Natural and artificial helical structures

F. Carpi, A. Carpi, M. A. Russo

Research output: Chapter in Book/Report/Conference proceedingConference contribution

Abstract

Helical or coiled structures are very common in several biological materials, such as proteins and nucleic acids. They appear also at a macroscopic level in certain human organs, as in the case of the spiral anatomy of the heart muscle bands or the helical twisting of the umbilical cord. Further examples can be found in the rest of the natural world, such as in the structure of certain trees or even in the agglomeration of galactic nebulae and in plasma jets of quasars. Beyond the biological and natural domains, artificial helical structures from the nano- to the macro-scale have been developed by science and technology. Nanosprings made of zinc oxide, helical microtubules of graphitic carbon, helical screws and gears, and the helical flying machine dreamed about by Leonardo da Vinci are just a few outputs of the human interest for this shape. This paper intends to provide a brief overview on natural and artificial examples of helical structures, showing how their geometrical properties have been exploited to achieve different purposes.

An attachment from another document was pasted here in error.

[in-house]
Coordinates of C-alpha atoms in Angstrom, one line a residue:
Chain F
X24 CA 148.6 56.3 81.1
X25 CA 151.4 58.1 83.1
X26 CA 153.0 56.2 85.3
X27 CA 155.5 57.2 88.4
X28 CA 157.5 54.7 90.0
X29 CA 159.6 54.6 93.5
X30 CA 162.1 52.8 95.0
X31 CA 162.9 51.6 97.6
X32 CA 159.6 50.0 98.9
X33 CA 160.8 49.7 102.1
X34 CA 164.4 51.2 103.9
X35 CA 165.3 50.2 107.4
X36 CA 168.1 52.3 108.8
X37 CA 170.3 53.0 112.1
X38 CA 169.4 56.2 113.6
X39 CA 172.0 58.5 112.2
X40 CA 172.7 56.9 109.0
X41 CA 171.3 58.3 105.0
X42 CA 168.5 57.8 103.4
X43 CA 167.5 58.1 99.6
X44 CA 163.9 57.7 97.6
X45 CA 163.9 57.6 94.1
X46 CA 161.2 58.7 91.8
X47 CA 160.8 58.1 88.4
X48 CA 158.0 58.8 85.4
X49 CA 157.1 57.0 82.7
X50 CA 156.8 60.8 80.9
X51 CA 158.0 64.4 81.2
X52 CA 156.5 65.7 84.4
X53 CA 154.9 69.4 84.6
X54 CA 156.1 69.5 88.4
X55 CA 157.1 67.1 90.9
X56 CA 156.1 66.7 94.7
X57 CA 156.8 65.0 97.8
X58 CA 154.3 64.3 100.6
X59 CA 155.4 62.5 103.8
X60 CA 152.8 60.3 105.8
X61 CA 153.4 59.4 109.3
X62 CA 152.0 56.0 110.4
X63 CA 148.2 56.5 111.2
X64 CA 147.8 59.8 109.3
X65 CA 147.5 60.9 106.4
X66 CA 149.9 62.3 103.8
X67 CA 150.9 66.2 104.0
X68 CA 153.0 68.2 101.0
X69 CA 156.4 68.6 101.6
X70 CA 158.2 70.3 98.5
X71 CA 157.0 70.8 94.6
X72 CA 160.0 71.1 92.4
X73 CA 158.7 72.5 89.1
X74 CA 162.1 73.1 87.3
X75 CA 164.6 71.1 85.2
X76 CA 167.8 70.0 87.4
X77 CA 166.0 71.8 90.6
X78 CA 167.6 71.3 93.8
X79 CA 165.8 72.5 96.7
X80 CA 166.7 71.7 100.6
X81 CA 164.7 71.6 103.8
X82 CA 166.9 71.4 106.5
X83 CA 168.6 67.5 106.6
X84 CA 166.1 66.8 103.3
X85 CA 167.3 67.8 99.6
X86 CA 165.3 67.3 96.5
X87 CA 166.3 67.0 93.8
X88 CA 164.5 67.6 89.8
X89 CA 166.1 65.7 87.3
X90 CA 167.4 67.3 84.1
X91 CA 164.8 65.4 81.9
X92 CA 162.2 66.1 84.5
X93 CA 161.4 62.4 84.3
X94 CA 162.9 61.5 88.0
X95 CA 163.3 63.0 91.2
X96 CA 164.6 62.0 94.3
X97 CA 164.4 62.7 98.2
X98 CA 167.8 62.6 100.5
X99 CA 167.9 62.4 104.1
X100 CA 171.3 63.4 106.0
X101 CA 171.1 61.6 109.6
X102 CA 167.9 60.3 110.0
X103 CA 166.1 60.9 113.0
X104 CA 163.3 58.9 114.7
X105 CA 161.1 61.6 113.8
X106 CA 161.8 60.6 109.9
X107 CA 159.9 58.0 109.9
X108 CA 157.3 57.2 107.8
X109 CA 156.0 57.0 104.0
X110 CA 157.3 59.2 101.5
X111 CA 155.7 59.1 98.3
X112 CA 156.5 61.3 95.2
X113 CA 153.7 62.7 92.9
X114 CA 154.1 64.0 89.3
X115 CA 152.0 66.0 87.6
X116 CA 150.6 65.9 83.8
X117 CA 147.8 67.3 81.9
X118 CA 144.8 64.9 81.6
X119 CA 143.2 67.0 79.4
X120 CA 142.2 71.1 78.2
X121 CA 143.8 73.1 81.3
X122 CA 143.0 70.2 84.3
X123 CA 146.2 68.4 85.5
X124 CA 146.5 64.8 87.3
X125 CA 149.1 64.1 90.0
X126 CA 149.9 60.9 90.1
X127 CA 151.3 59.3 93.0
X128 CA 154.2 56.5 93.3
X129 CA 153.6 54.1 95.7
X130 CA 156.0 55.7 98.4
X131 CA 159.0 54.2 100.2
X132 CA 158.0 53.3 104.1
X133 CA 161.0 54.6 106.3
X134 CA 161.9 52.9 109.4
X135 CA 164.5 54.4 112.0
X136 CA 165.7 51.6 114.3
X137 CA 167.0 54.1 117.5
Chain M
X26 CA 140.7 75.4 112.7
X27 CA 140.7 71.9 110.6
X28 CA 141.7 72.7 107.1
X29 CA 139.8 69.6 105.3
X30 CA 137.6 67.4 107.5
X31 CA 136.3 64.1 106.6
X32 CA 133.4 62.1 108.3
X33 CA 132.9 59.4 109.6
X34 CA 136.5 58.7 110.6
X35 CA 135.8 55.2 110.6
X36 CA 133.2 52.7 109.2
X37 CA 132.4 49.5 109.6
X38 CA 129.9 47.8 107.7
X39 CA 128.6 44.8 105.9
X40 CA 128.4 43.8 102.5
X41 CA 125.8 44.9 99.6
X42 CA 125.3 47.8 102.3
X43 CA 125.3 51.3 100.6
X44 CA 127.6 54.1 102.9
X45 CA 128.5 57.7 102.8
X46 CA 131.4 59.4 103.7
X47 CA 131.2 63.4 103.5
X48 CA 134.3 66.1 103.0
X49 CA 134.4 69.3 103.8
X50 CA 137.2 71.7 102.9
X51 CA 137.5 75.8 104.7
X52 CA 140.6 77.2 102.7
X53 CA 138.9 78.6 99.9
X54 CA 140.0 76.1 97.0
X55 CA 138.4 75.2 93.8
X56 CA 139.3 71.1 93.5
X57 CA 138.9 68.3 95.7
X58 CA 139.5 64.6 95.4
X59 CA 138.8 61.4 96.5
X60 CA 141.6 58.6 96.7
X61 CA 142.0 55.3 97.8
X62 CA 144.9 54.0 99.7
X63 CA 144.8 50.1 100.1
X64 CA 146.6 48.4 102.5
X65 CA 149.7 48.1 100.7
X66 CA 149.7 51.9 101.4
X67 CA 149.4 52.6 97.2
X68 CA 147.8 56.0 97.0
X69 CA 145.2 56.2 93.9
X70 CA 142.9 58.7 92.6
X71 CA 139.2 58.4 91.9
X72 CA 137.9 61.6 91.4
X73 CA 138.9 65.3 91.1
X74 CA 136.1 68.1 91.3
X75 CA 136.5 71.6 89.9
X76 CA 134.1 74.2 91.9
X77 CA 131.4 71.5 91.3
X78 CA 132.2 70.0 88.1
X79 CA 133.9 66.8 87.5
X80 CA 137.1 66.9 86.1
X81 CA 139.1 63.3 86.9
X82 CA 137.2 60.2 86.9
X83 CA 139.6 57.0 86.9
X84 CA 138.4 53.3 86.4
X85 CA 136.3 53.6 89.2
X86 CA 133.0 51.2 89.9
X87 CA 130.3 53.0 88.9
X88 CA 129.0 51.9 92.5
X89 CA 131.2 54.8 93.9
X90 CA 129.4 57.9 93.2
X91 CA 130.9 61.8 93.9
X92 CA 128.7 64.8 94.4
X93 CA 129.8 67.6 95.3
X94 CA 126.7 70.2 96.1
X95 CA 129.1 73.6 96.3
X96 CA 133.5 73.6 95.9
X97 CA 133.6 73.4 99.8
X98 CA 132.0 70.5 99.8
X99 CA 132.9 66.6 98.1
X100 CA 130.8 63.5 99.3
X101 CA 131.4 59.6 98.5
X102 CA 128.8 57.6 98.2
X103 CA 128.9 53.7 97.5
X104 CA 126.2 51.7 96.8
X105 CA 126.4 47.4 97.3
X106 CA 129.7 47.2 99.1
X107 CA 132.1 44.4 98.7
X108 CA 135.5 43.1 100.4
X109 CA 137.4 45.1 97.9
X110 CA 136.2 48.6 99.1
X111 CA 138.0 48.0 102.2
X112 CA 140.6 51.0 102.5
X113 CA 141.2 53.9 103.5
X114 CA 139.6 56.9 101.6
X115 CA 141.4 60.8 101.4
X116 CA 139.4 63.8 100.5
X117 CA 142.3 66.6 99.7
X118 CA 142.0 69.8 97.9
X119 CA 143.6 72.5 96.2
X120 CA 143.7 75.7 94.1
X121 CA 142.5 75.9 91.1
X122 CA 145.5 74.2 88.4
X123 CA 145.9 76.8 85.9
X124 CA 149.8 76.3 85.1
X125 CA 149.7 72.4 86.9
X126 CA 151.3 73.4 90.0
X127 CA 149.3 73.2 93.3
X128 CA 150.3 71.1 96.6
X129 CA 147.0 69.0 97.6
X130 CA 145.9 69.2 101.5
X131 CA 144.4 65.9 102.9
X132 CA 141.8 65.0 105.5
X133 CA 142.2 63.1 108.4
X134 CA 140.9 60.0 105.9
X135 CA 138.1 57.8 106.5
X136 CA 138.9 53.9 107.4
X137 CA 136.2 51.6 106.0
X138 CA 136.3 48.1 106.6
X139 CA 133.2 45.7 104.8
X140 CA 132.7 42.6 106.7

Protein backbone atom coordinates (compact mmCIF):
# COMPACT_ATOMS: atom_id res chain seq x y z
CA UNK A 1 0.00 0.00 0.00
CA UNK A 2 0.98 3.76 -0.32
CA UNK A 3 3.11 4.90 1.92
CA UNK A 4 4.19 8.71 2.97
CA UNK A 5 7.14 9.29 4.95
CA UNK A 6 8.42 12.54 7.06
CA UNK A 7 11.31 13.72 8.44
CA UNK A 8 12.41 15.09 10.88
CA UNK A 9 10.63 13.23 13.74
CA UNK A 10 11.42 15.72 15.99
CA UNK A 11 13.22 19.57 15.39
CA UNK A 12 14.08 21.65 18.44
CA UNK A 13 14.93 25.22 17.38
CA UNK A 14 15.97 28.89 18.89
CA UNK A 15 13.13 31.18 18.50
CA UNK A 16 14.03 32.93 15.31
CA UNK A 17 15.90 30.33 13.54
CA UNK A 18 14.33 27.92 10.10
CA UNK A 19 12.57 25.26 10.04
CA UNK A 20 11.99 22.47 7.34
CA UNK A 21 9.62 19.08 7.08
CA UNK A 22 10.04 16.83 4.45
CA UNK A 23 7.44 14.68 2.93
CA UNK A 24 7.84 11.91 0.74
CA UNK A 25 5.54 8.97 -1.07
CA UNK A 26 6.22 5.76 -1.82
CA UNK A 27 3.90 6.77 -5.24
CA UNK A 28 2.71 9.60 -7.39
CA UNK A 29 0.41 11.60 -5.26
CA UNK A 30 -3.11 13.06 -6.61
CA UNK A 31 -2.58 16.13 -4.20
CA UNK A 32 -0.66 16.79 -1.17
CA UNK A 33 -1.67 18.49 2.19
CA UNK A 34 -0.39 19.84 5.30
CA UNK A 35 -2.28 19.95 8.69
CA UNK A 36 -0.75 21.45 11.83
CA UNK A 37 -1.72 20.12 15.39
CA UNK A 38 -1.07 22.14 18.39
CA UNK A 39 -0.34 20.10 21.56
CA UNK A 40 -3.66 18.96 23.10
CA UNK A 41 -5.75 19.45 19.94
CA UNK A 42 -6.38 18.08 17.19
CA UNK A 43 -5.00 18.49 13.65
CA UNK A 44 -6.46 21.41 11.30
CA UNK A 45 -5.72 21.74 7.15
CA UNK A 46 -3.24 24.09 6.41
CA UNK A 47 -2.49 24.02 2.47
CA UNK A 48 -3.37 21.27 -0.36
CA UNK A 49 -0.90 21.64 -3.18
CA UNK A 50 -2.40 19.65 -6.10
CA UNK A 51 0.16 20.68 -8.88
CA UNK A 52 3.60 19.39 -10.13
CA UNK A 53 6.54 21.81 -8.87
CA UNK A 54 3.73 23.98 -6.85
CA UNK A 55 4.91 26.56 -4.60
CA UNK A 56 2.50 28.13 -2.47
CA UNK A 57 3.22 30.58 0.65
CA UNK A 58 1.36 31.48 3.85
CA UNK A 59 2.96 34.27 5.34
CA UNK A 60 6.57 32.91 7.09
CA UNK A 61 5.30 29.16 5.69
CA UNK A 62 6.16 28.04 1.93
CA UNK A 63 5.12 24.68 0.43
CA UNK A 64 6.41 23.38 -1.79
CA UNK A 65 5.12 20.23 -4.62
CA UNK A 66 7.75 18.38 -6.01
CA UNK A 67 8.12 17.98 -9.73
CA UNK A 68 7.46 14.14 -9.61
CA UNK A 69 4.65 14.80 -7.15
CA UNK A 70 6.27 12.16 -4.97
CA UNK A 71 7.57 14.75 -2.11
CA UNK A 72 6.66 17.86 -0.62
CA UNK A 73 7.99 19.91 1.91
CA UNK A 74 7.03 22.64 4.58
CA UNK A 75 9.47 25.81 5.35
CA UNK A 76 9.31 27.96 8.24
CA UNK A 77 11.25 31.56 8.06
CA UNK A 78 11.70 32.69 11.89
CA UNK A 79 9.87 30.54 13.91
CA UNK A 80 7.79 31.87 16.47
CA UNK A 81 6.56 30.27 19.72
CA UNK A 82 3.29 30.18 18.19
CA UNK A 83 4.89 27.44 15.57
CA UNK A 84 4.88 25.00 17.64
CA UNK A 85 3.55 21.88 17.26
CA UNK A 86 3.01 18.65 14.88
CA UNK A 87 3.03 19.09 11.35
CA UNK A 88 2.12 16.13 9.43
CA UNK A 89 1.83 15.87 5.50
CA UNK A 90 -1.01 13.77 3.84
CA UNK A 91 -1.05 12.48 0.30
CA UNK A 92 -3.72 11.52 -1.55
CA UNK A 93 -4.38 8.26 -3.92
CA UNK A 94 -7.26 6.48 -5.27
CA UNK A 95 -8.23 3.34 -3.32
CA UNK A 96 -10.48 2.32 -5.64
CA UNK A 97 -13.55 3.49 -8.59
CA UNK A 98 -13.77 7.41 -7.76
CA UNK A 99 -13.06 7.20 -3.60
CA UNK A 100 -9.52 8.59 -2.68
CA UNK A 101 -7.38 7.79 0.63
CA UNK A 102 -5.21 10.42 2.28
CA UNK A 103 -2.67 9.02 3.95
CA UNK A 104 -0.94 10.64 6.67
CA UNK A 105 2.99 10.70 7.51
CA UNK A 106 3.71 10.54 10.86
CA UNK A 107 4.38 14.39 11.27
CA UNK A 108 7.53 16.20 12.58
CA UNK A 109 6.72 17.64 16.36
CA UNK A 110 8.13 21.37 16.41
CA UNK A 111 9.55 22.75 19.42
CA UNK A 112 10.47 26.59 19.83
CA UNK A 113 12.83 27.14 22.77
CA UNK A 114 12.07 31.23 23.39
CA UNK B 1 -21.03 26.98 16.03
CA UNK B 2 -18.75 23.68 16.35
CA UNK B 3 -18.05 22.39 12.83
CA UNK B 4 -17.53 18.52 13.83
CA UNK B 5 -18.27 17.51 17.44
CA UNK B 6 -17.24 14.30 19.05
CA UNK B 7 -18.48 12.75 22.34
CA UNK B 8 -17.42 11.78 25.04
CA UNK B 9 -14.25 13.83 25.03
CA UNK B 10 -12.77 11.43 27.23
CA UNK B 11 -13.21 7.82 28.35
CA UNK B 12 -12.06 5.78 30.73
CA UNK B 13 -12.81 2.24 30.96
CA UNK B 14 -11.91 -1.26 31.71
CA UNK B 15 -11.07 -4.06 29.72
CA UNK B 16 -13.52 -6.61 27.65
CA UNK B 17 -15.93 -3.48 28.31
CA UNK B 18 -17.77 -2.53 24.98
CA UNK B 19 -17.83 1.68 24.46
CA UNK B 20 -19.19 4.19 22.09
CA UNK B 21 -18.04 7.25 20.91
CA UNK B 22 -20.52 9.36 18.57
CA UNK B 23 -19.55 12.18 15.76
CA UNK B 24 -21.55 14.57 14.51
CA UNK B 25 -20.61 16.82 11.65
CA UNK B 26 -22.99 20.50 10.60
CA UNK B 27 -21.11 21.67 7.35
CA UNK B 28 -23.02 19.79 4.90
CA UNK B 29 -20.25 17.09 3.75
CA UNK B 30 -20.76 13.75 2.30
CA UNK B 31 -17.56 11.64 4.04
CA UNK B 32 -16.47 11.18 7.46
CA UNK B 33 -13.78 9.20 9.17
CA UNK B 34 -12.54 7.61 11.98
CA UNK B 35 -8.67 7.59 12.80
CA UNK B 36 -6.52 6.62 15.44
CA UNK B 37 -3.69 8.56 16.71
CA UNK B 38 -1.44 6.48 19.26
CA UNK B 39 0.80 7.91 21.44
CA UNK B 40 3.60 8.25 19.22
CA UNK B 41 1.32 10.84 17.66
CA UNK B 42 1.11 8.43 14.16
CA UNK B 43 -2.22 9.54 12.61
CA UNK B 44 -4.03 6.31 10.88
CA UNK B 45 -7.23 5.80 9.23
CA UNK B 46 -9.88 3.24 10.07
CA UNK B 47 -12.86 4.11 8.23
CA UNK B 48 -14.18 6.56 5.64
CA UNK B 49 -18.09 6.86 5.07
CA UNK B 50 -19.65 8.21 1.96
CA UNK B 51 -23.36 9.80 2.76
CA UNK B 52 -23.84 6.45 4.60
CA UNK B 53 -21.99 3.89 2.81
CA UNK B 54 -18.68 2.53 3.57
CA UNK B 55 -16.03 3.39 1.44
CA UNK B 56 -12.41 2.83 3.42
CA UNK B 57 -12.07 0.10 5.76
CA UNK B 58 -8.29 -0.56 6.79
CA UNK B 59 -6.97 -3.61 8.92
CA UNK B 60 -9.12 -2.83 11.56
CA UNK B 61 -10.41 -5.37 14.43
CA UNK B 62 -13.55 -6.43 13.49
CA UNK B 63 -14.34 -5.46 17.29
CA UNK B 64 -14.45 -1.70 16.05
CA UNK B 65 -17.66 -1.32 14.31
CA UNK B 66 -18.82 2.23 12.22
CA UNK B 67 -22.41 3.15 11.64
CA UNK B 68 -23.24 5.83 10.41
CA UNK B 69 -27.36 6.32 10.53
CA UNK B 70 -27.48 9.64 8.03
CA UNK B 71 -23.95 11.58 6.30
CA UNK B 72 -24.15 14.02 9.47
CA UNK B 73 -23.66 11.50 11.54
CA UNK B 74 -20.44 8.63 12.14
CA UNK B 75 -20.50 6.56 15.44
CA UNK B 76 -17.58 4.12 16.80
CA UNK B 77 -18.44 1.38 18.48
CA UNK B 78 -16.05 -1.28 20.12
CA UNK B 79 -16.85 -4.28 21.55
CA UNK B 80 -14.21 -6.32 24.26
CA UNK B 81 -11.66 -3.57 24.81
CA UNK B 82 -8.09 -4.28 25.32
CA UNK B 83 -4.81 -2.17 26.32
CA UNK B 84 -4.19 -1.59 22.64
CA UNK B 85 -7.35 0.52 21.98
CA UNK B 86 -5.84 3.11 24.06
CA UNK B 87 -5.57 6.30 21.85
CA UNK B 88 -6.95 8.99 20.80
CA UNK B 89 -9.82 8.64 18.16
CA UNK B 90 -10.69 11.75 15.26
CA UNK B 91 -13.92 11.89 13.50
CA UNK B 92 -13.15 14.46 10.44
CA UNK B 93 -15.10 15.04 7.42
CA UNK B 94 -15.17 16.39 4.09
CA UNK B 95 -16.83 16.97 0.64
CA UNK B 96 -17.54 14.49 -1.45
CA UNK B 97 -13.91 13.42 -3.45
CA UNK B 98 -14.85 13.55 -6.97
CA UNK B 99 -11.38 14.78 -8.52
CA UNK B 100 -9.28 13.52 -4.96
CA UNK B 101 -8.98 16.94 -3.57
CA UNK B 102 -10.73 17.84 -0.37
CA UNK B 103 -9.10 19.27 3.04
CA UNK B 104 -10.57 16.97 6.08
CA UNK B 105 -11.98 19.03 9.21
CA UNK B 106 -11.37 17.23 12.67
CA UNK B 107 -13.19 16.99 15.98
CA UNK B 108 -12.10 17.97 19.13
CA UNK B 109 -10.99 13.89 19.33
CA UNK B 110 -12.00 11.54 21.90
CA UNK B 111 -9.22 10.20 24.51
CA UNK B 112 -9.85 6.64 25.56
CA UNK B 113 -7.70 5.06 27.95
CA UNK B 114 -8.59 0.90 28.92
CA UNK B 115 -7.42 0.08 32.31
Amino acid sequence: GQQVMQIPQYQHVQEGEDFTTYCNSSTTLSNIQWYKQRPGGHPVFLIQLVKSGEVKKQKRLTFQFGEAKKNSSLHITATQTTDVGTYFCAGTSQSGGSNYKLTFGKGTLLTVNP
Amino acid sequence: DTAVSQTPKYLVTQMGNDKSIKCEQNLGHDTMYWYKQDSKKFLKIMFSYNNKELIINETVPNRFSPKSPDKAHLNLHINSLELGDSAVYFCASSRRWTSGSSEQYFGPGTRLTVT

Original languageEnglish
Title of host publicationWIT Transactions on Ecology and the Environment
Pages585-592
Number of pages8
Volume138
DOIs
Publication statusPublished - 2010
Event5th International Conference on Comparing Design in Nature with Science and Engineering, Design and Nature 2010 - Pisa, Italy
Duration: Jun 28 2010Jun 30 2010

Other

Other5th International Conference on Comparing Design in Nature with Science and Engineering, Design and Nature 2010
CountryItaly
CityPisa
Period6/28/106/30/10

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Keywords

  • artificial
  • helical
  • helix
  • natural
  • structure

ASJC Scopus subject areas

  • Environmental Science(all)

Cite this

Carpi, F., Carpi, A., & Russo, M. A. (2010). Natural and artificial helical structures. In WIT Transactions on Ecology and the Environment (Vol. 138, pp. 585-592) https://doi.org/10.2495/DN100521